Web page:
After the downgrades to Portugal that country will need support from the European Financial Stability Facility, and after the downgrades to France, Italy, and Spain investors will need more reassurance that the theoretical backstop to these countries, that same European Financial Stability Facility, will be there to help. But whatever doubts there were about the adequacy of the facility before Friday’s downgrades, and there were plenty, just got more intense with those downgrades. Since the facility is structured as a set of guarantees from EuroZone countries—rather than as a pot of actual money—the amount of money that the facility can raise and the interest rate that it has to pay to raise that money is very sensitive to the credit ratings of the EuroZone countries. The downgrades to Austria and France call into doubt about 180 billion euros of guarantees to the facility from those two countries.
Before the downgrades the facility had about 250 billion euros left—after its support to Portugal and Ireland and the planned contribution to the Greek rescue plan—for backstopping Italy and Spain. That was terribly inadequate but with the Friday downgrades, the terribly inadequate has become even more so. And the size of the credibility gap between what would be needed to backstop Spain and Italy and what is actually available to backstop Spain and Italy will put upward pressure on the bond yields for both those countries.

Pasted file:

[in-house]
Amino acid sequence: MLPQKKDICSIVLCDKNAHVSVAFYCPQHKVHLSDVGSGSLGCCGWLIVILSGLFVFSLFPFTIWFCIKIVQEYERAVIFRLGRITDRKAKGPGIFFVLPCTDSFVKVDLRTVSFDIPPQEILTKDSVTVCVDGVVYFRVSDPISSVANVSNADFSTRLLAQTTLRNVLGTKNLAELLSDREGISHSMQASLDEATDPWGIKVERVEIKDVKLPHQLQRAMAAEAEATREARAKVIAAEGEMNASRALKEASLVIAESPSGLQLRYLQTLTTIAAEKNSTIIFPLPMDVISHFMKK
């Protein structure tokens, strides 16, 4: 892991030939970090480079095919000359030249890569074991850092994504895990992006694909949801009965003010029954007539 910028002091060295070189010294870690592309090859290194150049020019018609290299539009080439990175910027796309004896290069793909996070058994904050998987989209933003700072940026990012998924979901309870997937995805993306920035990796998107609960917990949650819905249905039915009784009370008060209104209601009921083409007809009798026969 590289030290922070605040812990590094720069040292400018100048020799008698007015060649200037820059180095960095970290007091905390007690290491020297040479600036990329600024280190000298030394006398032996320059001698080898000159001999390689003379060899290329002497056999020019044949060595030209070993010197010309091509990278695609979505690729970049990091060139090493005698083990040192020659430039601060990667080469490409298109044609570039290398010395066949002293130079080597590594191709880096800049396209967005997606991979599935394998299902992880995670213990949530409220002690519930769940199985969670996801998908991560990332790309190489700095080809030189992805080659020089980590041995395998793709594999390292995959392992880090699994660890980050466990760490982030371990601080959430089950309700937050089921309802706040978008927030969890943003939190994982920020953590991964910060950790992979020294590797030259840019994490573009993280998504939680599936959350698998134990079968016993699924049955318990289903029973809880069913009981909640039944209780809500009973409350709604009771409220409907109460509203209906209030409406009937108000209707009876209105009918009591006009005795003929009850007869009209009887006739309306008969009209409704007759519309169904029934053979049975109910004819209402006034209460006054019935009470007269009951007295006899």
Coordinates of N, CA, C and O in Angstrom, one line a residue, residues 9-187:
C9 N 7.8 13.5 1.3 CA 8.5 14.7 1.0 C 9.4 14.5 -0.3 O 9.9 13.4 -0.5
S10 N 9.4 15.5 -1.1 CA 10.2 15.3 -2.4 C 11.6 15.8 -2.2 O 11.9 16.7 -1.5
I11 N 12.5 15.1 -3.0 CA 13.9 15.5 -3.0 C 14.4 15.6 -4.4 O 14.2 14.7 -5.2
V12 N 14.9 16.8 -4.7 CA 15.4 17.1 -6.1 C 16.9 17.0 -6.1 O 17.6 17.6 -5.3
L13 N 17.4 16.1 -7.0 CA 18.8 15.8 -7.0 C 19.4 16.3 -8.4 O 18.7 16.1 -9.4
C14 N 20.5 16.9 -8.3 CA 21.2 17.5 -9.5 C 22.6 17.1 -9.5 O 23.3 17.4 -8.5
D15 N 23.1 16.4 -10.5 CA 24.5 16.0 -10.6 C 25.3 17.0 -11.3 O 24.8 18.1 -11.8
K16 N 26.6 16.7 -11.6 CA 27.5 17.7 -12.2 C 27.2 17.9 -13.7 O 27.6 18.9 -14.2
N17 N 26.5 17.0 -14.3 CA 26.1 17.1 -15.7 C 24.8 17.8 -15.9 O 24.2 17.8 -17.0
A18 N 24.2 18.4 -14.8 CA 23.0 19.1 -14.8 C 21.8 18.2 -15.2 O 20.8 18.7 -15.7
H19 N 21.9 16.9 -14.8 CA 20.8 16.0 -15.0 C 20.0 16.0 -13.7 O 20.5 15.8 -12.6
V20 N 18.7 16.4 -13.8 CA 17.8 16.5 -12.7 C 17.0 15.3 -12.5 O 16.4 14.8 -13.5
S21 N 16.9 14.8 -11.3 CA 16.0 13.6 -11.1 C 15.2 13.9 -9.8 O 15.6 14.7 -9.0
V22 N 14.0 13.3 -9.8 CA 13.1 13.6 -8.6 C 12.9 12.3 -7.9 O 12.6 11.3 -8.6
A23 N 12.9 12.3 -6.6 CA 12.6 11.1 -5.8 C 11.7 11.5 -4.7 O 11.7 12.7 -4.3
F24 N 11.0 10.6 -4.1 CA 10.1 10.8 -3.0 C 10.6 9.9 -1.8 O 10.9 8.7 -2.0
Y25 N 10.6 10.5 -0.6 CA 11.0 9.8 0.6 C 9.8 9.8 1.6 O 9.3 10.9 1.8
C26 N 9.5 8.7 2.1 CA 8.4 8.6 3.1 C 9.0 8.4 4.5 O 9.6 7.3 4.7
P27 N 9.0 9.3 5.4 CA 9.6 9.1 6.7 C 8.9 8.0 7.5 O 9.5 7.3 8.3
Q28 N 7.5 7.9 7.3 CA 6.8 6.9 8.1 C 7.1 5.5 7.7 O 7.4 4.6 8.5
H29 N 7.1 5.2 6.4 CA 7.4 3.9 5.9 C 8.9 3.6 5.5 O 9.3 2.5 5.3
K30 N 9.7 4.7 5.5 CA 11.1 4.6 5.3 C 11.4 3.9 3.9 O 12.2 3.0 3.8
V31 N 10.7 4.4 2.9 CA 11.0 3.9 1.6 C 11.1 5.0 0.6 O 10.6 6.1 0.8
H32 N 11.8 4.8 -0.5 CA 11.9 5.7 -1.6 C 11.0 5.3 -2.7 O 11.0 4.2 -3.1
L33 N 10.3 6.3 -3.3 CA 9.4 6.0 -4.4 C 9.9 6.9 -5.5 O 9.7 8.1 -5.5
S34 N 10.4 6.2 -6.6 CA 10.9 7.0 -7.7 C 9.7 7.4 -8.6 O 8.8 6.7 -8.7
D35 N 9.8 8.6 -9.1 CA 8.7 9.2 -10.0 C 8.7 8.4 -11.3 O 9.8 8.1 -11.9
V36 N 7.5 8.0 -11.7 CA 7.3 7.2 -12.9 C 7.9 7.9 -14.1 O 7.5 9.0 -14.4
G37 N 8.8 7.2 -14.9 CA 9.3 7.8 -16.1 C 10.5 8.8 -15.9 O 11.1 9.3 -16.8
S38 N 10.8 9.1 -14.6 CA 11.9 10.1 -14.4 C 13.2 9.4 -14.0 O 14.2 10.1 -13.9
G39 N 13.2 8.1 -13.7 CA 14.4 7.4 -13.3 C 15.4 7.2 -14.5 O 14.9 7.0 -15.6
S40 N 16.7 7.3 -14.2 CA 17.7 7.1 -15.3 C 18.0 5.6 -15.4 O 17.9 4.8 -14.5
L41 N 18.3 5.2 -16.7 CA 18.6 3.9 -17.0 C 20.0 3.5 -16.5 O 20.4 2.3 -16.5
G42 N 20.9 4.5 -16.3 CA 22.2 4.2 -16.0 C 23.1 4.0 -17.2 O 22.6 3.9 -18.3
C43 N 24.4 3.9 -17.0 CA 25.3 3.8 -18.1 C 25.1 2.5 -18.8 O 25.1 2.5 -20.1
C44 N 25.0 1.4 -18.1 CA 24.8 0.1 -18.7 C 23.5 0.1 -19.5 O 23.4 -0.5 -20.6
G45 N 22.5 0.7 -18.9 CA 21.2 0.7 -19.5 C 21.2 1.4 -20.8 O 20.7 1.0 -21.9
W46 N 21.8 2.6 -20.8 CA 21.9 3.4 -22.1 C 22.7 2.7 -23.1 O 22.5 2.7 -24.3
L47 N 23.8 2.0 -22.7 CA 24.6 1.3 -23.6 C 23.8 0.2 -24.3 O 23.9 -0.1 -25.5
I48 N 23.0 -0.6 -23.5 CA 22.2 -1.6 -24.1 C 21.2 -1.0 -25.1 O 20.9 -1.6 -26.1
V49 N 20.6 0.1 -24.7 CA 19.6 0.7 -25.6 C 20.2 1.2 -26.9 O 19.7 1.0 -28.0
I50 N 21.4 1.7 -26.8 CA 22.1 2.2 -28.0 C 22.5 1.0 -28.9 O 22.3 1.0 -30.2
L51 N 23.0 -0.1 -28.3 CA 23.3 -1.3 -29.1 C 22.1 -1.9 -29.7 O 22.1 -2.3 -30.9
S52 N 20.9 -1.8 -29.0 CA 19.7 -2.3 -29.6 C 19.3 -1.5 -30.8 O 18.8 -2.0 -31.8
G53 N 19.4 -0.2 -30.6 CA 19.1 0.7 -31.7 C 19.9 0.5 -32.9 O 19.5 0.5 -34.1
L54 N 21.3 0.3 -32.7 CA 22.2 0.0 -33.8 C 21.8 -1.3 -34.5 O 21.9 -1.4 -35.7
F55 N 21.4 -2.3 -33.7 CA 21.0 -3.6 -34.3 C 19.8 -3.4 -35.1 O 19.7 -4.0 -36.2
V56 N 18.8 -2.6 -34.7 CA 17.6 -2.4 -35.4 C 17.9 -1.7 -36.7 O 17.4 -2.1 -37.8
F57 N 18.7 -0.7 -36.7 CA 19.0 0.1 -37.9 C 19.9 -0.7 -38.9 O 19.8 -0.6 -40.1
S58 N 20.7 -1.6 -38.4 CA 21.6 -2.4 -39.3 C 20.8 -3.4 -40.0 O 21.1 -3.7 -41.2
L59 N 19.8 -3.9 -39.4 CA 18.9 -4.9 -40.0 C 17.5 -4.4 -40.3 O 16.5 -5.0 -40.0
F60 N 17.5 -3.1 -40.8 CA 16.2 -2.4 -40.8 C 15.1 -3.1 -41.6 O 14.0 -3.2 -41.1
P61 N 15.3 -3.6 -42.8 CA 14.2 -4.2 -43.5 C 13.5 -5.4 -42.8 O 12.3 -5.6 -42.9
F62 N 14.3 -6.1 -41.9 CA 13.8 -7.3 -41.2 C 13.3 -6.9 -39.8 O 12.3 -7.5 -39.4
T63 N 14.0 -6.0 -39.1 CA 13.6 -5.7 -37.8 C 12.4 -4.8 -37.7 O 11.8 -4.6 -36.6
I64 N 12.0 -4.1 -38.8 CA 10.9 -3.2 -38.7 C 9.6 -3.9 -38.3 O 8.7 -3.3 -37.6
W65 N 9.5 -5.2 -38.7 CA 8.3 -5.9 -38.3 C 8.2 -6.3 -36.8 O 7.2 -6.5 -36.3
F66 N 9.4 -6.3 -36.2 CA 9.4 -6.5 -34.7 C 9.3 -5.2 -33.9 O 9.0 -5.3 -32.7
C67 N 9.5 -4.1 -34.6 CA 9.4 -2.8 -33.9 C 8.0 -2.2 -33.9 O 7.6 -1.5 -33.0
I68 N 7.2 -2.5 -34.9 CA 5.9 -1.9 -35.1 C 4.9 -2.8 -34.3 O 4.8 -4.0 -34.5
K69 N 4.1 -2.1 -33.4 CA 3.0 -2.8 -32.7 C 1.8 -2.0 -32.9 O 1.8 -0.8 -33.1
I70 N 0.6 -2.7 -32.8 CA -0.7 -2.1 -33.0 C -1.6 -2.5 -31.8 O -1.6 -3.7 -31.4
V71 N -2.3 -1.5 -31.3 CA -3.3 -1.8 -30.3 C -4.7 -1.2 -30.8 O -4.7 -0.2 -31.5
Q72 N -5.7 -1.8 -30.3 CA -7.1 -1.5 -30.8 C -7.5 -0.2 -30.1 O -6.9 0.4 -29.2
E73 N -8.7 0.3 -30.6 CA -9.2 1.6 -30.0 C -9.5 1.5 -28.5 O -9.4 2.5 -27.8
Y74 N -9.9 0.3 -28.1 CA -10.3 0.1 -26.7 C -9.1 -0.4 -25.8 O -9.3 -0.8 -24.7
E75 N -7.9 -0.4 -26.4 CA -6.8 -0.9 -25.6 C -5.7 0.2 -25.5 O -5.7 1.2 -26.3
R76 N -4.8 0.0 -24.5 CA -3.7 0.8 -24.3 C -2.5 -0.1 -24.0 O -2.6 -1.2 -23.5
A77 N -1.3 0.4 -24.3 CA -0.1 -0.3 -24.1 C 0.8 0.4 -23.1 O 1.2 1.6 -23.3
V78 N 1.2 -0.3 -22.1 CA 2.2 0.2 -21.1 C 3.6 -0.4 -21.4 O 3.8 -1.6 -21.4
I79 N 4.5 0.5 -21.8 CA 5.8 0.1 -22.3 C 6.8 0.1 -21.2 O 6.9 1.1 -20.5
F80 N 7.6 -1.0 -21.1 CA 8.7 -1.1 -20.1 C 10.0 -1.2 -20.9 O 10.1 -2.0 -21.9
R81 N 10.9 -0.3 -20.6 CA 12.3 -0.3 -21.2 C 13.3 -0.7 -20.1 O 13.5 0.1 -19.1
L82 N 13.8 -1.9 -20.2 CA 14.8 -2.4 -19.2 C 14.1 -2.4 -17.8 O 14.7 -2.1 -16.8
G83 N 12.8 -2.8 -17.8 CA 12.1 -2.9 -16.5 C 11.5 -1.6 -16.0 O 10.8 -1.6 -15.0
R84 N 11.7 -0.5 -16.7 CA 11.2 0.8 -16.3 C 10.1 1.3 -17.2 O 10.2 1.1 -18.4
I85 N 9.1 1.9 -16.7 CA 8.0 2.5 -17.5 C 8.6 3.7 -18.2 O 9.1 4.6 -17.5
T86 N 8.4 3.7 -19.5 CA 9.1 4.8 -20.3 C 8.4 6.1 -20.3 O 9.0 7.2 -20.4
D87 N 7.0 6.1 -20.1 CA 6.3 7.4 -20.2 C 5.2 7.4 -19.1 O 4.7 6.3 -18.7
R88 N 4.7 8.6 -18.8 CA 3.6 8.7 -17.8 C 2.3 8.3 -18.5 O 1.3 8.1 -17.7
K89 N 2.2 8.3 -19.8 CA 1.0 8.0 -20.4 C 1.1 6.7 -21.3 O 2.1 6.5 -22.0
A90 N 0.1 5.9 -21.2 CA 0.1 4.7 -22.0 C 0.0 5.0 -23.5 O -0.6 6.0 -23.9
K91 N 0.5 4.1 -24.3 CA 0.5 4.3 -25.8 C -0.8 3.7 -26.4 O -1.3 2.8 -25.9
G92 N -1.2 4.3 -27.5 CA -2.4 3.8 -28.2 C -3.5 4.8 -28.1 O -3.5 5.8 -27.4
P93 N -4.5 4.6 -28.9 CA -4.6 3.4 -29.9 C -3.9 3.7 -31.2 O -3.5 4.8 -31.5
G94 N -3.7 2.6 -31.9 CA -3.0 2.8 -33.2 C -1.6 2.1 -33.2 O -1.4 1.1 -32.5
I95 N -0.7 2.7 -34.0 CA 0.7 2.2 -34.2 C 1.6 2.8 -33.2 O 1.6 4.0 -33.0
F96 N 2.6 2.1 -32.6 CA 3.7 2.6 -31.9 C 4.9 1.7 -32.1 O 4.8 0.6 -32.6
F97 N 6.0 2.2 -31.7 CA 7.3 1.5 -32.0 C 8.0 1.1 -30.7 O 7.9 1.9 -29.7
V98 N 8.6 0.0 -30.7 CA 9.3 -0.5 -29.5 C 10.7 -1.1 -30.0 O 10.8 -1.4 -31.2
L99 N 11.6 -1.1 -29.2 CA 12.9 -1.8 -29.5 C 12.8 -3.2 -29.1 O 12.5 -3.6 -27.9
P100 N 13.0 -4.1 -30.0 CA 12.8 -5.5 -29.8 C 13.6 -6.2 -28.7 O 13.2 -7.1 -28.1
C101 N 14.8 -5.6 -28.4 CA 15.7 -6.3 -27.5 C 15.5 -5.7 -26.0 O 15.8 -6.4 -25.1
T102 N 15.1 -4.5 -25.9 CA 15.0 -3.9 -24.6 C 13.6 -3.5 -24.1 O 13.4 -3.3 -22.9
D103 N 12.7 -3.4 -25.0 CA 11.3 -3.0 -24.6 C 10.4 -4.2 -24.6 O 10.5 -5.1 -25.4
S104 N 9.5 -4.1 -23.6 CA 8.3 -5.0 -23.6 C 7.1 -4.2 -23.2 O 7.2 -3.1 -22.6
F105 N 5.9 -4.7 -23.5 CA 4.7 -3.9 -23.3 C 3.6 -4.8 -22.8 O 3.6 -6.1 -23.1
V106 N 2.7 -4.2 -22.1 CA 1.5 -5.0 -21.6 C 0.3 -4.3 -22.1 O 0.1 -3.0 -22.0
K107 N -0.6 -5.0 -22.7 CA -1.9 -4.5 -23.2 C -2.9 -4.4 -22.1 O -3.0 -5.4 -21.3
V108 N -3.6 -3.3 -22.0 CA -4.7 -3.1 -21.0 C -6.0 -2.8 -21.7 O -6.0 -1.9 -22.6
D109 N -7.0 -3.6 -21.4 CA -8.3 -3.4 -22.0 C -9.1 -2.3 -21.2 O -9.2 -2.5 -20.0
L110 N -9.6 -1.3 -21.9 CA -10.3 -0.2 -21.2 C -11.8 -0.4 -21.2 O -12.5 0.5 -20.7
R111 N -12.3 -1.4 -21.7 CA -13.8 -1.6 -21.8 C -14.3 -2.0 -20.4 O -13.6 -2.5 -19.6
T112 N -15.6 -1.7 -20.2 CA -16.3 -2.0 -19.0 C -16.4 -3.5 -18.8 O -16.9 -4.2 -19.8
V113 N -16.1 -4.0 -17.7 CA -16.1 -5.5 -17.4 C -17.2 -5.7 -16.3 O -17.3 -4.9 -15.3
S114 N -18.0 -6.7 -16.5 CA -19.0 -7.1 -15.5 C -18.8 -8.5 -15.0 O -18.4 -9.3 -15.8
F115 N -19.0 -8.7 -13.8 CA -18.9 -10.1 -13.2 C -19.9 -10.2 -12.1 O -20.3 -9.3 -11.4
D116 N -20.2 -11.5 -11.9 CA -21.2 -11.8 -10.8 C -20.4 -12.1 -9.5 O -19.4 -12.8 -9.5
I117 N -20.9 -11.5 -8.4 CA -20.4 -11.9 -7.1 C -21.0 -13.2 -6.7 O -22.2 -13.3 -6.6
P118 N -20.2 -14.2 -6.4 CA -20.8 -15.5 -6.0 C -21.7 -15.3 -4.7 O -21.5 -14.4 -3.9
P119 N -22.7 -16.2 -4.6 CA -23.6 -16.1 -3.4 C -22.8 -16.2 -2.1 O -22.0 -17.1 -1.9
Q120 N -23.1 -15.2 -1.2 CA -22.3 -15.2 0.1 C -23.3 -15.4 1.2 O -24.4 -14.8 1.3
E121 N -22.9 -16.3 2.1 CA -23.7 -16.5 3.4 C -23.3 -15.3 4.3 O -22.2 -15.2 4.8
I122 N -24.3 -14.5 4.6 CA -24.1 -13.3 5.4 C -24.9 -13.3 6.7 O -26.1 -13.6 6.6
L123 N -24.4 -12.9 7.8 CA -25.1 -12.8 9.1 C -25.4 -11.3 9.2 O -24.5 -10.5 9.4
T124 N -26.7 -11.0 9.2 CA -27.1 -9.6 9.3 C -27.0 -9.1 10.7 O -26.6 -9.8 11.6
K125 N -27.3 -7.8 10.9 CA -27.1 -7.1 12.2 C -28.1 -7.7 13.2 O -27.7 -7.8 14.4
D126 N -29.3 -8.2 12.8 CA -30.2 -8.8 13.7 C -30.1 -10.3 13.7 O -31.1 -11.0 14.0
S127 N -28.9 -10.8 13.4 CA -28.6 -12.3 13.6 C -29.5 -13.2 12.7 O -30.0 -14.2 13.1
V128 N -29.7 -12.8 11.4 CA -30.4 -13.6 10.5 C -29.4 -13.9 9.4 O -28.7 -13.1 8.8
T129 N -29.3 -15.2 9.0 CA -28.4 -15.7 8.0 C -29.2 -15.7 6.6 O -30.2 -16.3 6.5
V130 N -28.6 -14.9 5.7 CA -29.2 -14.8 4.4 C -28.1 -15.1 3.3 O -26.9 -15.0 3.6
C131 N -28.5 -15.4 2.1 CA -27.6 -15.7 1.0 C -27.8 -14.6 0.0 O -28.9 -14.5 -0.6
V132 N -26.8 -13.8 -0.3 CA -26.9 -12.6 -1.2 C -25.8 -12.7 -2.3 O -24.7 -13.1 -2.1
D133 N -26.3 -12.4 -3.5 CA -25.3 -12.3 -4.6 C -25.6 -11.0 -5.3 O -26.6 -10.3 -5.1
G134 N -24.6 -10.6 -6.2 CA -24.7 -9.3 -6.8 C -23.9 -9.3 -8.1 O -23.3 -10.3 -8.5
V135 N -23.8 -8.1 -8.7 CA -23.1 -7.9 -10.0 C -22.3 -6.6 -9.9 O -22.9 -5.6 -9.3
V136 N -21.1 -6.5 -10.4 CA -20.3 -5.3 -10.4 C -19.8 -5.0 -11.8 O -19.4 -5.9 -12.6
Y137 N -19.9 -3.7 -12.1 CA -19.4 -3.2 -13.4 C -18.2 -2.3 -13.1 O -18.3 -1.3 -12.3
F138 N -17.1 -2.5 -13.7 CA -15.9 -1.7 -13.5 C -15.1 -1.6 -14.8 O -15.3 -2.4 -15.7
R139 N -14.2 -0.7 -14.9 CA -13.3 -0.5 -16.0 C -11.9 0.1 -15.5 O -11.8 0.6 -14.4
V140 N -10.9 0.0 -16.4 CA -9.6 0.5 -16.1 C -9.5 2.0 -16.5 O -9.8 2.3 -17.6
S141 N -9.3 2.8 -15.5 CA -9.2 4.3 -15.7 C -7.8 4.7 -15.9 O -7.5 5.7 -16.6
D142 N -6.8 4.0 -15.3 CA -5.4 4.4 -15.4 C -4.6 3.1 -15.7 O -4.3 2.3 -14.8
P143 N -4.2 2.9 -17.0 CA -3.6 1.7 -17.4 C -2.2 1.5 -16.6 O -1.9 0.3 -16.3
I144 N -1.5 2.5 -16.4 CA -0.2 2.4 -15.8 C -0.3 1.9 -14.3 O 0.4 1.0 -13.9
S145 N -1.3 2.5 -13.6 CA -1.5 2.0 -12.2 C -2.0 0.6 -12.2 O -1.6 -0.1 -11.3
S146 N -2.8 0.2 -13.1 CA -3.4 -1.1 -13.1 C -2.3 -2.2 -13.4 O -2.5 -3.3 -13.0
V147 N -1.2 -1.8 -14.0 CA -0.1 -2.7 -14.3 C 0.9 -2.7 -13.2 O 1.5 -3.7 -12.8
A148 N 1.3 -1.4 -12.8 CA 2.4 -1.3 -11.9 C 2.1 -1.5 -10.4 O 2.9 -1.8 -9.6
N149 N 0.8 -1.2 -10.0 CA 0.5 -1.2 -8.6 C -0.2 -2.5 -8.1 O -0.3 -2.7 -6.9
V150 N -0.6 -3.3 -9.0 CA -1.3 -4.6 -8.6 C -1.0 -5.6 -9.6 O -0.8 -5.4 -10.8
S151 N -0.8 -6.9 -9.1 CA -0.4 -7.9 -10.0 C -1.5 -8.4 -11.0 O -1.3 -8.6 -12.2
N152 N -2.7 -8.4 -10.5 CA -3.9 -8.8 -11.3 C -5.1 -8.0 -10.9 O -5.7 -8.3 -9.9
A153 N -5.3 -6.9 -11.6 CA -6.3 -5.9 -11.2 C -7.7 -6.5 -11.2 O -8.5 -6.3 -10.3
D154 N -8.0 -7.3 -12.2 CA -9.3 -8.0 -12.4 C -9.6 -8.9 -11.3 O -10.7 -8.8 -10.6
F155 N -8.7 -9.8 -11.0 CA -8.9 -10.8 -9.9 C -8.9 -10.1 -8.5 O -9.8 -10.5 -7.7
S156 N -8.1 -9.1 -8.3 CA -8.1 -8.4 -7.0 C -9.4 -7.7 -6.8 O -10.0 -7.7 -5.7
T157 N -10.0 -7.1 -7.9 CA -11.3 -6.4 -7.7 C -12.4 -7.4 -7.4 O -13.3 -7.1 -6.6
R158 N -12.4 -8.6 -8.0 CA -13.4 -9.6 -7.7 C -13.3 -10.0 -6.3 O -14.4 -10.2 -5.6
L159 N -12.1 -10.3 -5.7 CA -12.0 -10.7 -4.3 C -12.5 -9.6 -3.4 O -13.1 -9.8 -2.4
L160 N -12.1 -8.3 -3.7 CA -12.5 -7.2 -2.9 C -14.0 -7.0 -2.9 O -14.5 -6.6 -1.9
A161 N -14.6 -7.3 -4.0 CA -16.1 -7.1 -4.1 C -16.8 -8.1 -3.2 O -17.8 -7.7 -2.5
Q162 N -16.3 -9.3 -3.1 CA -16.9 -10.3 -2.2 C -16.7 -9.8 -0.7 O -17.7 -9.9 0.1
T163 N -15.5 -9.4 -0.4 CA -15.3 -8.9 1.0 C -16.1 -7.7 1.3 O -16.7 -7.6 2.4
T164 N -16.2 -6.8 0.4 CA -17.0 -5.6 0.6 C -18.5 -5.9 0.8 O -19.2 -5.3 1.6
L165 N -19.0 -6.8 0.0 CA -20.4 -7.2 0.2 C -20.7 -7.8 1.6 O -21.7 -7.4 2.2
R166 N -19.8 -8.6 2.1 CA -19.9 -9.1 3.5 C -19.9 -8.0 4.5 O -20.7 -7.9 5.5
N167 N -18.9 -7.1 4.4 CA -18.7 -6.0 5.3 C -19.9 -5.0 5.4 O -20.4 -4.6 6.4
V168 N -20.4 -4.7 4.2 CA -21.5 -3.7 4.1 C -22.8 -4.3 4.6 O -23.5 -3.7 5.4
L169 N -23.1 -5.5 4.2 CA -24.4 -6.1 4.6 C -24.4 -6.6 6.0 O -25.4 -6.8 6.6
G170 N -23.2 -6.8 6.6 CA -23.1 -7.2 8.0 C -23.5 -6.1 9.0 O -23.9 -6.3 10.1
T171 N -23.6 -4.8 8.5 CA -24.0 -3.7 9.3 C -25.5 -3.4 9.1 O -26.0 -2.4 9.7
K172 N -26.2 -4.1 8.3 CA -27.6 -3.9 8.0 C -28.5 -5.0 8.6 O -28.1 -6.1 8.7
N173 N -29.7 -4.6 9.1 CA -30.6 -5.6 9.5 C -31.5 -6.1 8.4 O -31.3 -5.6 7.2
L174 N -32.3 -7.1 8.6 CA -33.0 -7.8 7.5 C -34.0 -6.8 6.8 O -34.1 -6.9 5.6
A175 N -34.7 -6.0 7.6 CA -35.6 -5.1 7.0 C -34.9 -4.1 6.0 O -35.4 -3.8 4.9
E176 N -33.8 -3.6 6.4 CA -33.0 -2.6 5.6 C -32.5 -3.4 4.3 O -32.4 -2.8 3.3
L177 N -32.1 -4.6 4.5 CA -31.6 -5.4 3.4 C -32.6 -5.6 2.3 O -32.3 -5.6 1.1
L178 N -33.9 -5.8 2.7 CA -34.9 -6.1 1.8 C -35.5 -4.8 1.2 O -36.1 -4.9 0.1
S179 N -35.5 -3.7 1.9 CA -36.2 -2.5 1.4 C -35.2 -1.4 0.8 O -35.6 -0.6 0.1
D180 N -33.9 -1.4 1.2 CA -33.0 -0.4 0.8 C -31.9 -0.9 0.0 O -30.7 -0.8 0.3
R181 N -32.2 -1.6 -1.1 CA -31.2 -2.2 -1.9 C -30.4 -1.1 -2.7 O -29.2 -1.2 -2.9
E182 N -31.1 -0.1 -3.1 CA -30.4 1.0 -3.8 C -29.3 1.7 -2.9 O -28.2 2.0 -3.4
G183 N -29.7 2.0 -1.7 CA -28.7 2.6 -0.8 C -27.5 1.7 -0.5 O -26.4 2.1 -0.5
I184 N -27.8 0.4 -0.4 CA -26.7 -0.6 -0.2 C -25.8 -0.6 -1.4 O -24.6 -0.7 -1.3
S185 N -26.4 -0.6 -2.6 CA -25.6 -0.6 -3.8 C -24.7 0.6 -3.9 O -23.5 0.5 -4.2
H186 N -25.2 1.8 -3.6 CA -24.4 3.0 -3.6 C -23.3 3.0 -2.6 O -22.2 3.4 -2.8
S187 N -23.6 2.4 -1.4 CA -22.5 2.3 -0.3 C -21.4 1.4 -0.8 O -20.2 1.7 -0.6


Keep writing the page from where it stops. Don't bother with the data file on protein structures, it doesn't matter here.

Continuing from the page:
Now you can imagine two very different reactions by the parties that have the power to actually intervene in this crisis—the European Central Bank and Germany—to Friday’s events. One possibility would be them to step up and say, Hey, we’ll do more to put this crisis to an end. The second possibility is for them to distance themselves and say, Hey, we’ve done enough and don’t expect more.
If you’ve been following this crisis, you know very well that only possibility #2 would be in character with these two players.
On the same day that S&P was announcing its downgrades the European Central Bank voiced its strong criticism of revisions to the draft of the fiscal discipline treaty that EuroZone nations had agreed to pursue back in early December. The revisions, which would allow heavily indebted nations to exceed budget deficit limits during an economic downturn would, the bank declared, amount to a escape clause that would make it too easy to get around the rules. The deficit limits, the central bank declared, should apply except in cases of natural disaster and any country running a deficit above the limit of 0.5% of GDP would be forced to bring its deficit within limits by an unspecified automatic mechanism.